2. Add bluing to laundry
Are your white sheets or other linens looking a bit yellow and dingy? Have you ever tried adding bluing to the wash? This was pretty common in our grandmothers’ day and for good reason – it works!
I’ve done this but it’s been ages. I still have a little bottle of Mrs. Stewart’s Bluing Liquid and a couple of sets of sheets that are no longer bright white. I think I need to give this old-fashioned method a go soon.
3. Use liquid starch in the rinse cycle
If you want to give an especially crisp finish to ironed items, consider adding liquid starch to the final rinse cycle and iron while still slightly damp. This can be especially nice for curtains, tablecloths and of course, men’s dress shirts.
4. Hang clothes on a clothesline
One of my fondest childhood memories is the fragrance of Grandma’s sheets whenever I spent the night. The combination of Downy fabric softener and line drying in the desert sunshine made her sheets smell better than anything I’ve ever experienced.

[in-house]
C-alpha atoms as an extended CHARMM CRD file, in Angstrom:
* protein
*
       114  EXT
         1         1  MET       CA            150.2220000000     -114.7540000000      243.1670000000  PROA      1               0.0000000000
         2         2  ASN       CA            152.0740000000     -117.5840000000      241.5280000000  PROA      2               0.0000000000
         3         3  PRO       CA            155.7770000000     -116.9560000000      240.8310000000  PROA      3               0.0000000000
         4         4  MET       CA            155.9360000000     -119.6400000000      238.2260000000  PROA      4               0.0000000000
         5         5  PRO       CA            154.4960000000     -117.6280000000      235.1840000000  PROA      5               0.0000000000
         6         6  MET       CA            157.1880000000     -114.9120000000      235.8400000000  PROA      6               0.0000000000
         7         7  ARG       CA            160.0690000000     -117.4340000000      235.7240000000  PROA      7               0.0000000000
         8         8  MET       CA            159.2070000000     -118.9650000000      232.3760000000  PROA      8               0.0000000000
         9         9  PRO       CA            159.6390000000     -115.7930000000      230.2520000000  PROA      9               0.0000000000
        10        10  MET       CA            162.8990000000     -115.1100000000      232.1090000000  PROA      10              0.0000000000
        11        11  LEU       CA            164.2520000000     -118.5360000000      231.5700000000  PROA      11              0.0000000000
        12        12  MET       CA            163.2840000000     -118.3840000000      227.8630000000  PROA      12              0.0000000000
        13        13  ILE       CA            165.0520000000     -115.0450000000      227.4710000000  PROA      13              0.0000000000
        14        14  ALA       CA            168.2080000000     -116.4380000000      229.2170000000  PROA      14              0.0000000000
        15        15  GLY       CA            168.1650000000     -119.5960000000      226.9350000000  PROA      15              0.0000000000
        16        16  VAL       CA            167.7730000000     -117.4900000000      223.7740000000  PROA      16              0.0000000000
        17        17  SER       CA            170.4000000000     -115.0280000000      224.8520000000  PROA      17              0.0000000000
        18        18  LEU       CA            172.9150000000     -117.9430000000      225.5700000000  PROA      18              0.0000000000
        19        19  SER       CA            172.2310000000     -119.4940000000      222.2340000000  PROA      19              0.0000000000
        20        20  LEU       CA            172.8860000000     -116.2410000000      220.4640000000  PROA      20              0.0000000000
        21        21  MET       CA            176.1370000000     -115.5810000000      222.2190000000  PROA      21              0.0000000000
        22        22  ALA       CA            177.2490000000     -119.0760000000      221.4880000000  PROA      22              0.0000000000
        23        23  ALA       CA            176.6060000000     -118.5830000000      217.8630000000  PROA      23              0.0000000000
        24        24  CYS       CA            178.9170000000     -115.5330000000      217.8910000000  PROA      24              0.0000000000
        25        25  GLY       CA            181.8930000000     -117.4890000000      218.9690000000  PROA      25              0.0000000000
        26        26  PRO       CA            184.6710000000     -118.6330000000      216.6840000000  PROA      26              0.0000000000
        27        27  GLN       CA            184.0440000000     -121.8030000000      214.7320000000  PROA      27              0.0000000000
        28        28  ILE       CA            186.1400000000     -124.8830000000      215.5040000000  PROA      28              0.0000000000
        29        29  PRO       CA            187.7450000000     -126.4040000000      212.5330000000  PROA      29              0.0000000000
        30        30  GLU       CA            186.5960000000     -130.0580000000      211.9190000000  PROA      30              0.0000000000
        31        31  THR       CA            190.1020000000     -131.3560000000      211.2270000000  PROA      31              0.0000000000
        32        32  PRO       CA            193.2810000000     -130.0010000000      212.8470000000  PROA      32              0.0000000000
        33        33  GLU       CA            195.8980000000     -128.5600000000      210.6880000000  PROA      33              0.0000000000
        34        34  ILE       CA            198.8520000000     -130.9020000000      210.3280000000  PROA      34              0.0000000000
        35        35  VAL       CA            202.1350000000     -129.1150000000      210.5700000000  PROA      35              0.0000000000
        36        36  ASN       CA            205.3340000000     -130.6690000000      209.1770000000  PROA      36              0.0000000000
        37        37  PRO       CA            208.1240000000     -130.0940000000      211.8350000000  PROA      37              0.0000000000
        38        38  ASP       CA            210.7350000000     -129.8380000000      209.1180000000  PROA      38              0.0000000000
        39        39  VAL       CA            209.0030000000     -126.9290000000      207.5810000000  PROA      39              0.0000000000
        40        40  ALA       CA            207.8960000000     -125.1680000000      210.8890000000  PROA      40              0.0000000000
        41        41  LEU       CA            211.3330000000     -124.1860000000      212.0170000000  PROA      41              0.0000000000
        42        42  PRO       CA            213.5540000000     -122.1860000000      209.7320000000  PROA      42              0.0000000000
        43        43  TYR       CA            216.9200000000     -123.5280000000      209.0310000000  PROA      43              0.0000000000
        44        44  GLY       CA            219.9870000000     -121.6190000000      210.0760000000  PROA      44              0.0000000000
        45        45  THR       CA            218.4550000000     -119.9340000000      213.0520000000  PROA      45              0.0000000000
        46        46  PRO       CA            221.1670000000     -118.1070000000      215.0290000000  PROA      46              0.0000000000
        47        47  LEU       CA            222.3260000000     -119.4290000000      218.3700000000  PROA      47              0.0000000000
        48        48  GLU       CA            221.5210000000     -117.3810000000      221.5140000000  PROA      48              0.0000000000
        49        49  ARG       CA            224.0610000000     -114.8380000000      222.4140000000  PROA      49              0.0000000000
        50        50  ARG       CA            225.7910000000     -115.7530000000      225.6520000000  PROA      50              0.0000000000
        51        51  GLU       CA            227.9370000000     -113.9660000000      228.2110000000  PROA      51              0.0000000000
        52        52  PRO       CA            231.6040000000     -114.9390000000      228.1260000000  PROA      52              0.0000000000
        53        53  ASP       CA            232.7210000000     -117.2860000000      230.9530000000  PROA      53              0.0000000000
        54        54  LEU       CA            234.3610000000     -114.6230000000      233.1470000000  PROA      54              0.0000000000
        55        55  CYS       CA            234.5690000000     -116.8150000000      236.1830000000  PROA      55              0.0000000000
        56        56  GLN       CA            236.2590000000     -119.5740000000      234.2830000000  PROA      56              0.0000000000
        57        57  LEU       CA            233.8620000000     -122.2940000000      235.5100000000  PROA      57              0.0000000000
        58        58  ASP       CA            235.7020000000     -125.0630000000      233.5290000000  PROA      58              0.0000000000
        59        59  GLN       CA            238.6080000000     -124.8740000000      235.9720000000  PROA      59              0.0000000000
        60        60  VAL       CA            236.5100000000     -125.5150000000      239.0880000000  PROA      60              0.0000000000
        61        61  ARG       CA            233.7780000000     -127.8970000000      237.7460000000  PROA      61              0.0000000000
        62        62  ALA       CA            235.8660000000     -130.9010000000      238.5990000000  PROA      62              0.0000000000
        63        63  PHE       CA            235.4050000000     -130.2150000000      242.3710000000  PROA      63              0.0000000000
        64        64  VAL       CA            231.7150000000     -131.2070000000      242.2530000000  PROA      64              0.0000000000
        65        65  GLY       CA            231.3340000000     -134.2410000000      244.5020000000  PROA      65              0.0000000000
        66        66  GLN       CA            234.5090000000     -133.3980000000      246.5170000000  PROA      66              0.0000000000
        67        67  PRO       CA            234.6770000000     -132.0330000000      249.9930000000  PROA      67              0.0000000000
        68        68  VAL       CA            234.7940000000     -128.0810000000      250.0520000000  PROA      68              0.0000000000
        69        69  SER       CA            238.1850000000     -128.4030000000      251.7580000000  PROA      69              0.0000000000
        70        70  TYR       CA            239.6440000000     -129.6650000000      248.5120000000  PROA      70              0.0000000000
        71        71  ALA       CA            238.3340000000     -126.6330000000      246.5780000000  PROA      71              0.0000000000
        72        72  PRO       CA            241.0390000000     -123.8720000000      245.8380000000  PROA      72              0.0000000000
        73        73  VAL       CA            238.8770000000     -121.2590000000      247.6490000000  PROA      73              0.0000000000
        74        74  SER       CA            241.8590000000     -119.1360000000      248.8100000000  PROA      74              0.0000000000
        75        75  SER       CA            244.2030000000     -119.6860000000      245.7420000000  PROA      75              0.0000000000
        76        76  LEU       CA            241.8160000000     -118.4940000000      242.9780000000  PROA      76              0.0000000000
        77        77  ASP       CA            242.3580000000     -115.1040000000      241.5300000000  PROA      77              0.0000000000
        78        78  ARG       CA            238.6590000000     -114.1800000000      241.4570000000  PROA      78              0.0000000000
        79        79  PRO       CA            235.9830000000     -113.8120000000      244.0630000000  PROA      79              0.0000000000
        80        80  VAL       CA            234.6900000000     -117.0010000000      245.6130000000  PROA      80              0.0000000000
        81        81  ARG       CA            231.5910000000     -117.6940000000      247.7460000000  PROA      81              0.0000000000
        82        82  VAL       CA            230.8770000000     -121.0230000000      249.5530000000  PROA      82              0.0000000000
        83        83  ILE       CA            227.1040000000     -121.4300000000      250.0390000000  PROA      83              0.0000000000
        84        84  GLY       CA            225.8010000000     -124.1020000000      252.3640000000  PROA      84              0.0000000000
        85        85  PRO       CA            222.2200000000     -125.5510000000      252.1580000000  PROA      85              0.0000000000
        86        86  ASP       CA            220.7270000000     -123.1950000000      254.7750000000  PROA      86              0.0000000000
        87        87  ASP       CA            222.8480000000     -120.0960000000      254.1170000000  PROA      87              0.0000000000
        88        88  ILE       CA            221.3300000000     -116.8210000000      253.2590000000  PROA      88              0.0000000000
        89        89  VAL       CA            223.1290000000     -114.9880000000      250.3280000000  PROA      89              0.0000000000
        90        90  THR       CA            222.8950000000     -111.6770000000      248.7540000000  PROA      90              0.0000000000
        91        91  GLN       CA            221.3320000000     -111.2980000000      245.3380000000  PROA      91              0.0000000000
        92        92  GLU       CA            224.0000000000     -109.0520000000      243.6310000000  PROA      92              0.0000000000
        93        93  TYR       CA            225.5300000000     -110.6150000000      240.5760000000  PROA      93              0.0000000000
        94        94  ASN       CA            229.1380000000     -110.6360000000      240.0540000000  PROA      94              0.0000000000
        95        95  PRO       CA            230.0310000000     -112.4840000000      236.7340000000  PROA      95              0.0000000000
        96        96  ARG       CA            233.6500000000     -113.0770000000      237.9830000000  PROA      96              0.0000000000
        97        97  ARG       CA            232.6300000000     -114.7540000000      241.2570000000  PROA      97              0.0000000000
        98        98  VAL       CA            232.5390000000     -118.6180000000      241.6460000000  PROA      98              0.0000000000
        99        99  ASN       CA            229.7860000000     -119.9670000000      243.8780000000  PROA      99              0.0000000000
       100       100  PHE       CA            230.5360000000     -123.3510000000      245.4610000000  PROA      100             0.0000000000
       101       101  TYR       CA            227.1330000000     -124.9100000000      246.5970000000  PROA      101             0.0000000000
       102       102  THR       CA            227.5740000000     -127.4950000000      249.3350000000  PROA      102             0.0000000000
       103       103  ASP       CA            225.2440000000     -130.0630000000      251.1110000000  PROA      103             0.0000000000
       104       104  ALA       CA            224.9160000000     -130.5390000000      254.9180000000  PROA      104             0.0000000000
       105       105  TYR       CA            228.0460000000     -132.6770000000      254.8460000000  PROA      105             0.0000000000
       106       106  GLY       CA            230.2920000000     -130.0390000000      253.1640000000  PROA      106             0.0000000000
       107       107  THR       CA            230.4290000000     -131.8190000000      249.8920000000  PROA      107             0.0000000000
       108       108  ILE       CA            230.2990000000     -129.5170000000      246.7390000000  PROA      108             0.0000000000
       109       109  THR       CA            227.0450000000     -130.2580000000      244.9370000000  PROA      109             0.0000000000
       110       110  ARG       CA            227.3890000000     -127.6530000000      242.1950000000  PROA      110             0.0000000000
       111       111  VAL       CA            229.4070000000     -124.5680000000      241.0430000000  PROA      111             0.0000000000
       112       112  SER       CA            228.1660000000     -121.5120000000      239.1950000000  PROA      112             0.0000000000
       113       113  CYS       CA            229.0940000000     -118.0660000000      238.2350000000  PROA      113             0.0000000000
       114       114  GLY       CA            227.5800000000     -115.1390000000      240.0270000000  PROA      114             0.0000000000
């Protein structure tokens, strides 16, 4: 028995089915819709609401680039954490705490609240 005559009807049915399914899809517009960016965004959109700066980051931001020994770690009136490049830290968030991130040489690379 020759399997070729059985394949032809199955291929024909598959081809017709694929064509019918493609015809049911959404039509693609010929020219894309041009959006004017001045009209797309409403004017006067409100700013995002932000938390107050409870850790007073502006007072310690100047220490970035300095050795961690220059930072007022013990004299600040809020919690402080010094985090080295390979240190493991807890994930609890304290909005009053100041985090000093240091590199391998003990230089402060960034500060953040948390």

I keep saying it but hopefully THIS will be the year I get David to put up an old fashioned clothesline for me. Not only does it make laundry smell divine, it’s eco-friendly, as well!
5. Sweep instead of vacuum
It’s handy to use the vacuum on all floors, even hard-surfaced flooring. And there’s certainly nothing wrong with doing it that way. But there’s something almost meditative about sweeping a floor with a broom. If you’re in the habit of always using the vacuum, consider occasionally using a broom instead. Start in the furthest corner and carefully sweep every inch, slowly and methodically. You just might find it as soothing and relaxing as a ten minute meditation.
6. Try a carpet sweeper